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Extended reality, or XR, is an umbrella term to describe a handful of related technologies including virtual reality, augmented reality, and mixed reality. And because these technologies reflect different ways of physically looking at your software, services, and the world around you, Samsung’s announcement all but confirms that the company is developing a new wearable display or headset.
“A lot of different companies… have been making these announcements about different realities,” TM Roh, president and head of Samsung’s mobile experience business, told The Washington Post in an interview. “So we’ve also been making similar preparations, no less than anyone else.”
Roh did not elaborate on the details of Samsung’s first XR product, which will not appear at the launch event on Wednesday. “We’re getting there, but we’re not too far,” he said.
“For the chipset, it will be a strategic collaboration with Qualcomm. The hardware will be us,” Roh said. And the software, he added, will be provided by Google.
“For the ecosystem, we were trying to figure out which platform to work with,” Roh said. “And in the end, we decided it was going to be Google,” he added, referring to a previously unannounced new version of the Android operating system designed specifically to power devices like portable displays.
Google and Qualcomm separately confirmed the partnership on XR.
“We are excited to work with our partners to create a new generation of immersive computing experiences that will further elevate what users can do with Google,” said Kaori Miyake, Google spokesperson.
“Building on our existing collaboration with Samsung and Google, we have significant plans to collectively power XR devices and experiences,” Qualcomm said in a statement. “We have the foundation to realize these opportunities and drive the future of the Space Internet.”
Roh also said Samsung’s foray into extended reality would involve service partnerships with Meta and Microsoft, though he declined to elaborate.
Creating reasons to use, and continue to use, these kinds of extended reality devices is arguably more important than word of a new device, which is why Samsung played on its partnerships rather than a concrete product announcement at its event. release.
“We think the ecosystem has to be somewhat ready for the product to launch and for the product to be successful as well,” Roh said. “And as you know, there have been many attempts by other companies so far, but not as successful as expected because perhaps the ecosystem was not as ready as it should have been.”
The fact that Samsung is working on a head-worn computing device should come as no surprise: it has a lot of history there. In 2015, it gave people an affordable first taste of virtual reality with the Gear VR headset, into which users inserted their smartphones. (The company periodically updated the design of the headphones until it stopped developing new ones a few years later.) Then, in 2017, it introduced the Odyssey, a headset designed for use with Windows PCs, and released a revised model the following year.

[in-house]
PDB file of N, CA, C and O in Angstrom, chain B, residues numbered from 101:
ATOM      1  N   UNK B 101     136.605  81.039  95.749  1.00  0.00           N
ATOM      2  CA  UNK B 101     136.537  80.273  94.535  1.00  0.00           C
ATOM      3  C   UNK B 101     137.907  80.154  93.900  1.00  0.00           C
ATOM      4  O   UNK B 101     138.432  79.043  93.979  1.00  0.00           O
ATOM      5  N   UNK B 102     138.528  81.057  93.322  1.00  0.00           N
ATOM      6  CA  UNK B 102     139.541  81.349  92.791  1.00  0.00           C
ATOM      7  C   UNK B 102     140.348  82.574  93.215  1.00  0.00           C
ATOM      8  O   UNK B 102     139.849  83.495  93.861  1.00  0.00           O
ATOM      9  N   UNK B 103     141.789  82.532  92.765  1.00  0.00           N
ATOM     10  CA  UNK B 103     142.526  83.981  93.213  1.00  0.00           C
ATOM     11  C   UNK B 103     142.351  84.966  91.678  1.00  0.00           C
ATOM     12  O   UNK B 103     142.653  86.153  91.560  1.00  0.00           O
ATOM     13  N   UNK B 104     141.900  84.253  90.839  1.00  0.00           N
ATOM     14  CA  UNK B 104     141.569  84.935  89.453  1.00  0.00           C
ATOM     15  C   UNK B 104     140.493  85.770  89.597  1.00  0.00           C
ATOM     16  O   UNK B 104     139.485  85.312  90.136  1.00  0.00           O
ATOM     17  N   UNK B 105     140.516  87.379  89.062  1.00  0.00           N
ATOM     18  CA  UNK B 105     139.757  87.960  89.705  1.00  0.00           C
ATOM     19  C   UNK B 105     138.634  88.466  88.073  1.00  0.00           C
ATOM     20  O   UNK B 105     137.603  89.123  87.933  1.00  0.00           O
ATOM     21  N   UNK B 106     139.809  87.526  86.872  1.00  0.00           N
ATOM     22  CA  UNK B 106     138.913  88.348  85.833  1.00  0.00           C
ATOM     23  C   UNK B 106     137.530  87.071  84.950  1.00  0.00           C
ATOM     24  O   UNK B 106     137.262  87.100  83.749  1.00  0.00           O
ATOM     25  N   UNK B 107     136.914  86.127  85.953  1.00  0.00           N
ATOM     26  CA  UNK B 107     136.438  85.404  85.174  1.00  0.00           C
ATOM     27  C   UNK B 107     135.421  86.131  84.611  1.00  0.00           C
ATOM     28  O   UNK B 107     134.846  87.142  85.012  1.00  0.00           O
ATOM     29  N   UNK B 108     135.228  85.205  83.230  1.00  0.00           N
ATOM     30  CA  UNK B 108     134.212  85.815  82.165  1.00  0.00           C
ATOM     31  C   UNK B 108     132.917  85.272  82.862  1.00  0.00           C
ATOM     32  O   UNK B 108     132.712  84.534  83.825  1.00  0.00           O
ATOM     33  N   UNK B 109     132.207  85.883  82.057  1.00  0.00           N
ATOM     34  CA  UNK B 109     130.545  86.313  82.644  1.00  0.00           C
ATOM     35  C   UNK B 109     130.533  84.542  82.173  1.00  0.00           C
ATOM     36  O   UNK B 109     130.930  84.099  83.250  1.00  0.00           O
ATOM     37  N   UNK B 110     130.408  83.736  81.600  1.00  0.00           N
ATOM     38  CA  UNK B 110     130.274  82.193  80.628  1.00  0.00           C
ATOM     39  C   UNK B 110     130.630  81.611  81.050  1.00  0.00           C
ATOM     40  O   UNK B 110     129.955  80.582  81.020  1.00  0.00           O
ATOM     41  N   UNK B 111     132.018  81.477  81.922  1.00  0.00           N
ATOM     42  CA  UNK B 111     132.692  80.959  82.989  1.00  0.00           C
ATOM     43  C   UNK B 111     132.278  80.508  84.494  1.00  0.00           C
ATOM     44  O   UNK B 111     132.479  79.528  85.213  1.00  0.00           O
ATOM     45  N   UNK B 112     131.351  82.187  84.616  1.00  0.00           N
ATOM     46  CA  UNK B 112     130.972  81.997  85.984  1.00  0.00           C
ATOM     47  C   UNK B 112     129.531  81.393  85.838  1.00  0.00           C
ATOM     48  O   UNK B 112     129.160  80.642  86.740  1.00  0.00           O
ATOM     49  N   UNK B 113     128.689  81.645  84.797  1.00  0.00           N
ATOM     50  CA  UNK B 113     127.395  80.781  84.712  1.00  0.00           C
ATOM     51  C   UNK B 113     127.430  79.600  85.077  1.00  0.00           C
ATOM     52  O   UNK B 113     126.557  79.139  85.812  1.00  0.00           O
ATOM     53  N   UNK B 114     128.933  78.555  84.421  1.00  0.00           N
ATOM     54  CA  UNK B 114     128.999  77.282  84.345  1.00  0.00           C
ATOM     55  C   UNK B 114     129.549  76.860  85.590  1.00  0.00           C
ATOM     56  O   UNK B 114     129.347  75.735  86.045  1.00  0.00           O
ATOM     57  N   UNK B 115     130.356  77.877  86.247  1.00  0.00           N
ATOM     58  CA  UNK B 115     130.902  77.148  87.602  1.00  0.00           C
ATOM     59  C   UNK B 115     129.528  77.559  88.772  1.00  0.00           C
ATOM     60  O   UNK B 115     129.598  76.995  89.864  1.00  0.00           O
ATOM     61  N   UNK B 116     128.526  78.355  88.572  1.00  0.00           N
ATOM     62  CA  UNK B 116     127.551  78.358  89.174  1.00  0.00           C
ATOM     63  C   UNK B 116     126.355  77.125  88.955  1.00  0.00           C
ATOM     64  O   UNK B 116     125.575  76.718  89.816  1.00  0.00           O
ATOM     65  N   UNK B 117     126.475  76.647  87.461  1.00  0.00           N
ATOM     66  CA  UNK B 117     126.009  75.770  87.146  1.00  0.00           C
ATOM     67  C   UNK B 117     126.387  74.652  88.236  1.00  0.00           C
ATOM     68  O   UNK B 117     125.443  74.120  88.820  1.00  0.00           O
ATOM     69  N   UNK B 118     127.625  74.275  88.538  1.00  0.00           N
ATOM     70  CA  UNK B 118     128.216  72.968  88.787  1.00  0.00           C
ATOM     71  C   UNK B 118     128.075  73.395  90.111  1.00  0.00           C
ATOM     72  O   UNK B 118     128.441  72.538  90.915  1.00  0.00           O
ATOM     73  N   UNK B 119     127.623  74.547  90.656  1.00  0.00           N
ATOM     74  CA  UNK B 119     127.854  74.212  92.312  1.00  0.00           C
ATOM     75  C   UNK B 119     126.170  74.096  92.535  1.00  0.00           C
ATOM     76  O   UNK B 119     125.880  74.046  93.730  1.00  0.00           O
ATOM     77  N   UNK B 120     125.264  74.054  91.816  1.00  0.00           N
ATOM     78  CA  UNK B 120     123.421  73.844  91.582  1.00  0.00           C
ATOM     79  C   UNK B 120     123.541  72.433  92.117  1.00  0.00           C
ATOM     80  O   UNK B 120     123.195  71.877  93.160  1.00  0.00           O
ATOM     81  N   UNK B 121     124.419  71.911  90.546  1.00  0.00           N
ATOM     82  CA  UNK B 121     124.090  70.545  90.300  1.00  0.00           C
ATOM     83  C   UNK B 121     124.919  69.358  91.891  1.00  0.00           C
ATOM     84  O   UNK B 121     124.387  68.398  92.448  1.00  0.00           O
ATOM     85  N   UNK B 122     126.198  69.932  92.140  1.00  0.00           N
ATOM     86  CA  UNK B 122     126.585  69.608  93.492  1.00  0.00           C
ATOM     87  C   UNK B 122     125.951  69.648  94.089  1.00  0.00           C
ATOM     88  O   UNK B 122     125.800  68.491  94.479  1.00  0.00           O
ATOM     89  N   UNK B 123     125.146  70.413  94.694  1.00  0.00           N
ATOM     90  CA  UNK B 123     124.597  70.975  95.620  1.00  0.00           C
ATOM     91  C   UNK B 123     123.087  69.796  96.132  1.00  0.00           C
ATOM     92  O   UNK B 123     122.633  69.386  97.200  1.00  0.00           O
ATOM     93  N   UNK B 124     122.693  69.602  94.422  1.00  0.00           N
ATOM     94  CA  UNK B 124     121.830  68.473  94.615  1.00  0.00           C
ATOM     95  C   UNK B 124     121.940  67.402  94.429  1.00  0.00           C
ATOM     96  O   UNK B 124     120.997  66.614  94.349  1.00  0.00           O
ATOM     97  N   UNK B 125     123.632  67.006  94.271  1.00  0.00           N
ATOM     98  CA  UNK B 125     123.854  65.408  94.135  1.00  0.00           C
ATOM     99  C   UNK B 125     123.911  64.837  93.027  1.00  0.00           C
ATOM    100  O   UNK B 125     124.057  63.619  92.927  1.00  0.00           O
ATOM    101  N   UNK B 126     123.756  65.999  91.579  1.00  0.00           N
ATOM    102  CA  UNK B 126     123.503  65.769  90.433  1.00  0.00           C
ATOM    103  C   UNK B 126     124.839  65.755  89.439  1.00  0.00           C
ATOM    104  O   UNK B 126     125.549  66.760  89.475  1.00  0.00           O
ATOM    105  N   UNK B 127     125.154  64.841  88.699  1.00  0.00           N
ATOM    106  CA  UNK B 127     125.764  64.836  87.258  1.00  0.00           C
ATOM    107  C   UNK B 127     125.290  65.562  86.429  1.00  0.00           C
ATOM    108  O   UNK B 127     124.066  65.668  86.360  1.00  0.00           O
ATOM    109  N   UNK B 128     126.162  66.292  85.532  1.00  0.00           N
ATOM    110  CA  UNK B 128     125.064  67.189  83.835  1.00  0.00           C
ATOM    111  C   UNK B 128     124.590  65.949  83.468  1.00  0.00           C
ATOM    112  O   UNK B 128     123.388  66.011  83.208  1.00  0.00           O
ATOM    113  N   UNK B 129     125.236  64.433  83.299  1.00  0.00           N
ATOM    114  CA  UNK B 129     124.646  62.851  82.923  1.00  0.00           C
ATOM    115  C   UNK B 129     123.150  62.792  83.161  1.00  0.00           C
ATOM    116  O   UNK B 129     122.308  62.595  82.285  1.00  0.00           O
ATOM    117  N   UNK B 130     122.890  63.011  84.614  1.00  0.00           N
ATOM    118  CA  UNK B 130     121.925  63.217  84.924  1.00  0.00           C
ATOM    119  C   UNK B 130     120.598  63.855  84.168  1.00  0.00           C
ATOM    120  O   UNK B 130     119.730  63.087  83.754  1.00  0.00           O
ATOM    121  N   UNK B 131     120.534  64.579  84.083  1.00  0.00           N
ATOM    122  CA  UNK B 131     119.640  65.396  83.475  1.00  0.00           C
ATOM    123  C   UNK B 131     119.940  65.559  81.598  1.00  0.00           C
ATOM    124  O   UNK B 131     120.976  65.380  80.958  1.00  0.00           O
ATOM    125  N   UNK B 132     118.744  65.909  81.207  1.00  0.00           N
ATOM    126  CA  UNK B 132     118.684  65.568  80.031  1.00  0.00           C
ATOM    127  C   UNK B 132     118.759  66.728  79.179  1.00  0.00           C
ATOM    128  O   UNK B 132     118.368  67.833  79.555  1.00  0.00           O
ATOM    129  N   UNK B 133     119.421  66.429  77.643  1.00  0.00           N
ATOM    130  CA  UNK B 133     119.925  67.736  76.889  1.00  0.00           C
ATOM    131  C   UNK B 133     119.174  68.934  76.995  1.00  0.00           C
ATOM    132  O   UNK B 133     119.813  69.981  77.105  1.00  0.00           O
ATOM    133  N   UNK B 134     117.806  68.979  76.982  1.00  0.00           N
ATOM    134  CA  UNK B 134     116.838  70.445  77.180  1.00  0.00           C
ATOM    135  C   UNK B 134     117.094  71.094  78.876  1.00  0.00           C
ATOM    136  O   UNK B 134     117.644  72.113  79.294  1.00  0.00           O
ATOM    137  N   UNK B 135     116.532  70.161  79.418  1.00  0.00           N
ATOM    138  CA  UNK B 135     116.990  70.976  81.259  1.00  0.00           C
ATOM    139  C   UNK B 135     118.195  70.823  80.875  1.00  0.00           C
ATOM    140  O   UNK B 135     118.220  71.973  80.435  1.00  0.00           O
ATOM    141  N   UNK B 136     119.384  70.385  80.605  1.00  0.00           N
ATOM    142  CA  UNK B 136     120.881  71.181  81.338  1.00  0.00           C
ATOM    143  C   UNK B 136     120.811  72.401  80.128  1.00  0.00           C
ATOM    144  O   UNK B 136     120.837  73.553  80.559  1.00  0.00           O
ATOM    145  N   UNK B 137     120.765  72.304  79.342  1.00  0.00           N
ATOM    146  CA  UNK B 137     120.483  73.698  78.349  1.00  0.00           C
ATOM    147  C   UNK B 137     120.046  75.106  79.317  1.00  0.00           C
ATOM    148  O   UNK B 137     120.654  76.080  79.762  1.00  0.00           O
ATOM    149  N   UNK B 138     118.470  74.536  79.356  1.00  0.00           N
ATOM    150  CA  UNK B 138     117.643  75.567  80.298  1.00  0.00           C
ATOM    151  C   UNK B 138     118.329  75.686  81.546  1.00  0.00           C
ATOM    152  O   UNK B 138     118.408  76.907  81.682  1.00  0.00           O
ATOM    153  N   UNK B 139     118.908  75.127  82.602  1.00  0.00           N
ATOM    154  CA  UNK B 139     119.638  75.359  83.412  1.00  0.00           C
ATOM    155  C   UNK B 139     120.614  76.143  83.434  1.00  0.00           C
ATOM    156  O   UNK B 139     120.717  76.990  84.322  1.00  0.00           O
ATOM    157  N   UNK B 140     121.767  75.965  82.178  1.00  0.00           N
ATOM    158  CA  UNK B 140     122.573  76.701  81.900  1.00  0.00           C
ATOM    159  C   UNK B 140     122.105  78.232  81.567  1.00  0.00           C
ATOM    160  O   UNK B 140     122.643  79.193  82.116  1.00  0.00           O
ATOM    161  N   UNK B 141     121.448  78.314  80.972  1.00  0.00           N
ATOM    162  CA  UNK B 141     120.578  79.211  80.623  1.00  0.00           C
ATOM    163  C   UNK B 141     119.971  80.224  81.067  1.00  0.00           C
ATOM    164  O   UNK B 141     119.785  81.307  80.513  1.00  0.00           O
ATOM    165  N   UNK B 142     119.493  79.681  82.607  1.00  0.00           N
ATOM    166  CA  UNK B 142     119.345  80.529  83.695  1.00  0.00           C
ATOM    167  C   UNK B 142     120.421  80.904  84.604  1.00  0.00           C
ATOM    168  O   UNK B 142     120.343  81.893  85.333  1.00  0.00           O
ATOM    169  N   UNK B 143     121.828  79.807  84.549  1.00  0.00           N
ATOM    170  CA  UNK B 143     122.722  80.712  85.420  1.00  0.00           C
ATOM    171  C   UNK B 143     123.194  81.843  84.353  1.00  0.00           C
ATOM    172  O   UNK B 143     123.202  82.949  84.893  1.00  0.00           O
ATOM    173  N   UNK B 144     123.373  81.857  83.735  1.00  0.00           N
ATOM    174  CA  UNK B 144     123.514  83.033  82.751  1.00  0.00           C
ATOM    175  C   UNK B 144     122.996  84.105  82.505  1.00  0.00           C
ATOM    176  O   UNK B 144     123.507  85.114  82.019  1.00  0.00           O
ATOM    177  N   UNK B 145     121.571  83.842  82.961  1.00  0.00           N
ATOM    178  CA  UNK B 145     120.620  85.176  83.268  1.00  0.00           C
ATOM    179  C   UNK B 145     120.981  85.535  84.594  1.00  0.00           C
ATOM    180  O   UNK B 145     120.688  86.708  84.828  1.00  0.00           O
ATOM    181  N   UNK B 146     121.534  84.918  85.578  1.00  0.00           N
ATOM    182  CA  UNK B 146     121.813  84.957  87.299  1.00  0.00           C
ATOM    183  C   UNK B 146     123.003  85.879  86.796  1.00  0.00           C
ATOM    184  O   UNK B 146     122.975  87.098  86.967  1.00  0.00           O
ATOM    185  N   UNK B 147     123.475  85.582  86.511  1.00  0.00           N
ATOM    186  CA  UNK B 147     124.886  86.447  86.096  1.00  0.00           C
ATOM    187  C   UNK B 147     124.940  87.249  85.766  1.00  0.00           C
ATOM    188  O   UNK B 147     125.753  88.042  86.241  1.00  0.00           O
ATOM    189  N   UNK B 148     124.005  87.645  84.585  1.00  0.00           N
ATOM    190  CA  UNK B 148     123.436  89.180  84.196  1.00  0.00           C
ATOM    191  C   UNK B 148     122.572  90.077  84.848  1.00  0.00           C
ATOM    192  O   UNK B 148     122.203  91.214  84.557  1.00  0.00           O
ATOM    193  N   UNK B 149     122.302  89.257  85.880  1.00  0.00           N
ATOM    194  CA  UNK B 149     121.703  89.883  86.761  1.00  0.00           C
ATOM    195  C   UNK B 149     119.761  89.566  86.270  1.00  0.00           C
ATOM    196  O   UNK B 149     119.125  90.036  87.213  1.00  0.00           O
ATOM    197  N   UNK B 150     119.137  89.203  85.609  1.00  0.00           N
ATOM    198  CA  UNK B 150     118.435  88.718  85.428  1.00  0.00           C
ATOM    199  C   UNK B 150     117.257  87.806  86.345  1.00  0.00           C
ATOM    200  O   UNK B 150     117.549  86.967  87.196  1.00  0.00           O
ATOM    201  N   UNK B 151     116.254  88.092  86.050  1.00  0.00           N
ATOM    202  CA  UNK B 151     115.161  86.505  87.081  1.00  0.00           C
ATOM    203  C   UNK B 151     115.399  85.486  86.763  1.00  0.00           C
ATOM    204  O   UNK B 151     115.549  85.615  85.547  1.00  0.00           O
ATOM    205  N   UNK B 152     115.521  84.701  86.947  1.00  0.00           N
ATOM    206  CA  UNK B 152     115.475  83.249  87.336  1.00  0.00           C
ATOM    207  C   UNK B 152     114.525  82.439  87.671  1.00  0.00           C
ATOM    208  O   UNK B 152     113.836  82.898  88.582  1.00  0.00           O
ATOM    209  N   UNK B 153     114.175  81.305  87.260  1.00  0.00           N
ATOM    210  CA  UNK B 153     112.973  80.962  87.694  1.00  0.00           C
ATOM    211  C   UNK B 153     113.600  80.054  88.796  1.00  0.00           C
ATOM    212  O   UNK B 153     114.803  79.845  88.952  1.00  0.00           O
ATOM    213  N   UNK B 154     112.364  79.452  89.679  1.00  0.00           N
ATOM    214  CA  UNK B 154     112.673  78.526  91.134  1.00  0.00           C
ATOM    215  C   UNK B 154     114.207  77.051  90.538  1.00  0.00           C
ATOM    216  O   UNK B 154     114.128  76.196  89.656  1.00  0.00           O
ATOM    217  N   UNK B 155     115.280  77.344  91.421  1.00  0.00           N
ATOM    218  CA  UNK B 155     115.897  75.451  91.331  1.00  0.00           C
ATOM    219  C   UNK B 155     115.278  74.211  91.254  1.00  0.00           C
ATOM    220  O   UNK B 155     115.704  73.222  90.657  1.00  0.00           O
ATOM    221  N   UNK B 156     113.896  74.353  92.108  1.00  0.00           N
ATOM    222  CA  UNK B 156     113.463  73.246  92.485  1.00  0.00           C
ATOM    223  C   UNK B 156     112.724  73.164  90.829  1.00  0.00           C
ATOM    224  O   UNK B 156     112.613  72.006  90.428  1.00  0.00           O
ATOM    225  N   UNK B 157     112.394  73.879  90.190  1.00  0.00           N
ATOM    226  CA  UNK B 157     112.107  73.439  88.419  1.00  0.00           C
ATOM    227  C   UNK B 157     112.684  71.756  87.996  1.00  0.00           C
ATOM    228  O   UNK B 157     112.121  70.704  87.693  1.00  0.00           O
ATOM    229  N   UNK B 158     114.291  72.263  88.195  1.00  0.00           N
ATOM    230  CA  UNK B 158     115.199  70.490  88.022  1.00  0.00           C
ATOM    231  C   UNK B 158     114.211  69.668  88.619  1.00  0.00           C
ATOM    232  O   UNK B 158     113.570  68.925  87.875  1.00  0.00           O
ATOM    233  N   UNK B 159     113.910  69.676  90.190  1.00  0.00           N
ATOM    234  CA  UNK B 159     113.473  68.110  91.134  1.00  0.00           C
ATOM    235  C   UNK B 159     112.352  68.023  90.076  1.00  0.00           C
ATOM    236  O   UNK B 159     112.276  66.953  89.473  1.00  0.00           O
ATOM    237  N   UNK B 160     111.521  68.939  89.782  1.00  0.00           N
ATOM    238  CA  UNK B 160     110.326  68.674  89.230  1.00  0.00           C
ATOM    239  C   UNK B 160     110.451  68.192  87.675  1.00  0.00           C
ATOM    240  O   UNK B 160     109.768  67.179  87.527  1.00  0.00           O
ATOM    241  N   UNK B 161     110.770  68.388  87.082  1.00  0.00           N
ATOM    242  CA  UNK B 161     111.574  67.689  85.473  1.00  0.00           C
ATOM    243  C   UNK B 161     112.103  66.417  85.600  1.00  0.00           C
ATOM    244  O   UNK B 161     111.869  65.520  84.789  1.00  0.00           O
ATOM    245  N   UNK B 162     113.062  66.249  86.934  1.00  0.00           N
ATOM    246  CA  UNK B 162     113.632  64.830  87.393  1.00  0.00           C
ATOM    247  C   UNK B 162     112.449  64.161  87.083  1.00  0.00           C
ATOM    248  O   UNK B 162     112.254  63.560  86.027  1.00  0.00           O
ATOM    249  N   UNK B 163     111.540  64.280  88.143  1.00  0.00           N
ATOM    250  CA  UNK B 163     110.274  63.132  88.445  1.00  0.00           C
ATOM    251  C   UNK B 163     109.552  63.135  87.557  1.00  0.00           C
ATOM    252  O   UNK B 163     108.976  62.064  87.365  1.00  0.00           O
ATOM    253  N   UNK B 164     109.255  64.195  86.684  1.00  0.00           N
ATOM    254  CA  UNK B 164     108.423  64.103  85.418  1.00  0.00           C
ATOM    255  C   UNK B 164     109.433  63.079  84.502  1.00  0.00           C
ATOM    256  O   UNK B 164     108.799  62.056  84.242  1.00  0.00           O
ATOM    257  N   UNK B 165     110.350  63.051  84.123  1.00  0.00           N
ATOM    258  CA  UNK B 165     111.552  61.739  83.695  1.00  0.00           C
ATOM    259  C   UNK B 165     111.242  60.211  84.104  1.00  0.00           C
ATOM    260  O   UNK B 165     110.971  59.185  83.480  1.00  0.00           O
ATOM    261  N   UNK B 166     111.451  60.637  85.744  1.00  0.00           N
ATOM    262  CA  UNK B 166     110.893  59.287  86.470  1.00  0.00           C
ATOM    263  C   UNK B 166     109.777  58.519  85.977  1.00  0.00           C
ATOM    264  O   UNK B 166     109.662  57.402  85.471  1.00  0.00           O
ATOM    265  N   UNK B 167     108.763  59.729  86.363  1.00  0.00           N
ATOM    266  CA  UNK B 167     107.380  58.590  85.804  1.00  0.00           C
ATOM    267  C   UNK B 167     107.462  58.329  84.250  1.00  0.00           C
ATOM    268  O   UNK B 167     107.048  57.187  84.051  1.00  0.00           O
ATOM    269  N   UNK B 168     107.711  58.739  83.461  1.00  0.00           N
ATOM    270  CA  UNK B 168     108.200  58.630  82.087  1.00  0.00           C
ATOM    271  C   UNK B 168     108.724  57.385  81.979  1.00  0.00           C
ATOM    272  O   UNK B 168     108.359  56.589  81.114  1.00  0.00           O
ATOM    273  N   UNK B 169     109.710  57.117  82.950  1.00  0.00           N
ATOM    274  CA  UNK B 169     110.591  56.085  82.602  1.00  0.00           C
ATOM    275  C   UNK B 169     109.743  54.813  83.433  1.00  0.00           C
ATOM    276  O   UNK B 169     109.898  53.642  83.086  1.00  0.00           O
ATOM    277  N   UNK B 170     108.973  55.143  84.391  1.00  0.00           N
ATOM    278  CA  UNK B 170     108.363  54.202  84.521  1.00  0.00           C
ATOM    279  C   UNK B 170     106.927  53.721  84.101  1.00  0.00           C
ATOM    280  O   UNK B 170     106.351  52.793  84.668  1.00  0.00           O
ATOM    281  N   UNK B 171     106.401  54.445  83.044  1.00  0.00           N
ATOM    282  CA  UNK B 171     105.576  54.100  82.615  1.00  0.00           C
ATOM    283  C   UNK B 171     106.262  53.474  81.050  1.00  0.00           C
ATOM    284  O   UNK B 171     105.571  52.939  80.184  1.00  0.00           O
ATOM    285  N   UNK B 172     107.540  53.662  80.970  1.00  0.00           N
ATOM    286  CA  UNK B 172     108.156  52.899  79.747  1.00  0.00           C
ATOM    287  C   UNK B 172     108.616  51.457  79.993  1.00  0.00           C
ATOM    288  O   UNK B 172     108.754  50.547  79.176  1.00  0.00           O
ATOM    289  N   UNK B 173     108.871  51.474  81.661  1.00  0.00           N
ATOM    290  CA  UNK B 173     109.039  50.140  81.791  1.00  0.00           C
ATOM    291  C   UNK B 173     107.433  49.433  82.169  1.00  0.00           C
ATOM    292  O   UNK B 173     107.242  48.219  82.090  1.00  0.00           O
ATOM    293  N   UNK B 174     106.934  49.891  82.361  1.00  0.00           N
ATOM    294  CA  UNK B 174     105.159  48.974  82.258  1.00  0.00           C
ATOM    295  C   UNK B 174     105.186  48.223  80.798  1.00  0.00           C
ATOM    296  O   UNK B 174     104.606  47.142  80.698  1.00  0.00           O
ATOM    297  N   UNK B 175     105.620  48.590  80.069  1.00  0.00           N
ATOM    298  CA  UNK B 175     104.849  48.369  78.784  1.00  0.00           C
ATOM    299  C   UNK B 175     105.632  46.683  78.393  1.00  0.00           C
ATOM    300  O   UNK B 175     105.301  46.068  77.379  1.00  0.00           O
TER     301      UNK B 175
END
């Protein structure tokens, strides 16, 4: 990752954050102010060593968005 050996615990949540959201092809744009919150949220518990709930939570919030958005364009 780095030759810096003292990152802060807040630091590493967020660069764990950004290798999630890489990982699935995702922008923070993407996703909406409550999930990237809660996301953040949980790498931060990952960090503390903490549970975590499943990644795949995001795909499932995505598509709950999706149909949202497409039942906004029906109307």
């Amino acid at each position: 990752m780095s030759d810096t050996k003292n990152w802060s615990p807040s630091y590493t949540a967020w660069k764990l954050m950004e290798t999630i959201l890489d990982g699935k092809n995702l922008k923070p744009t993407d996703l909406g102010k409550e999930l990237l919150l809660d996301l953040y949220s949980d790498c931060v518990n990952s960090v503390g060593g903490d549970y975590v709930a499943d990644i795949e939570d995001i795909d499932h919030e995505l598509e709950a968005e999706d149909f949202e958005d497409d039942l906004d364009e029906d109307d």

After that, Samsung refrained from building such products, while companies including Facebook owner Meta made immersive computing devices a cornerstone of their corporate strategies. Since then, however, layoffs have recently forced Meta and other companies, including Microsoft, to scale back their extended reality teams, in the process casting some doubt on their visions of the metaverse.
Meanwhile, Apple is expected to reveal its first XR device this spring. That product, a supposedly expensive mixed-reality headset, is said to track hand and body movement, delivering immersive visuals that can fade into a view of the real world, according to Bloomberg News. Apple did not immediately respond to a request for comment.
While much of the extended reality hype has focused on Meta and Apple, a union of three companies with collective expertise in displays, software, and chip design may help this new endeavor find its place in a soon-to-be market. crowded. . And that could mean more choice for consumers, as the devices we use to be productive and connected change in shape and scope.
But this first look at Samsung’s next frontier comes at a critical time for the company. Smartphone shipments were down 12 percent globally in 2022, according to research firm Canalys, and depressed demand for consumer devices recently led to Samsung’s lowest quarterly profit in years.
Roh admitted that the smartphone market demand could remain weak in the first half of this year as consumers remain cautious about purchases.
Even as Samsung prepares for what could be its next project, Roh said he doesn’t see this job as an existential risk to the rest of Samsung’s mobile business. Despite reduced demand, he said, he believes more cautious consumers will continue to invest in “premium” products for the additional benefits they provide.
In the case of this year’s new Galaxy S23 smartphones, that includes improved processor performance and continued focus on cameras. The $1,199.99 Galaxy S23 Ultra, for example, packs a new 200-megapixel sensor that the company claims will produce better night photos.
“[Smartphones] it will continue to develop the features and needs of consumers and bring even more new experiences,” Roh said. And among those experiences, he said, are more immersive ones that could change the way we see and interact with our phones.
When it comes to augmented reality and mixed reality, “of course there are devices for that as well,” Roh said. “But maybe they can come together with the smartphone and develop further from there.”
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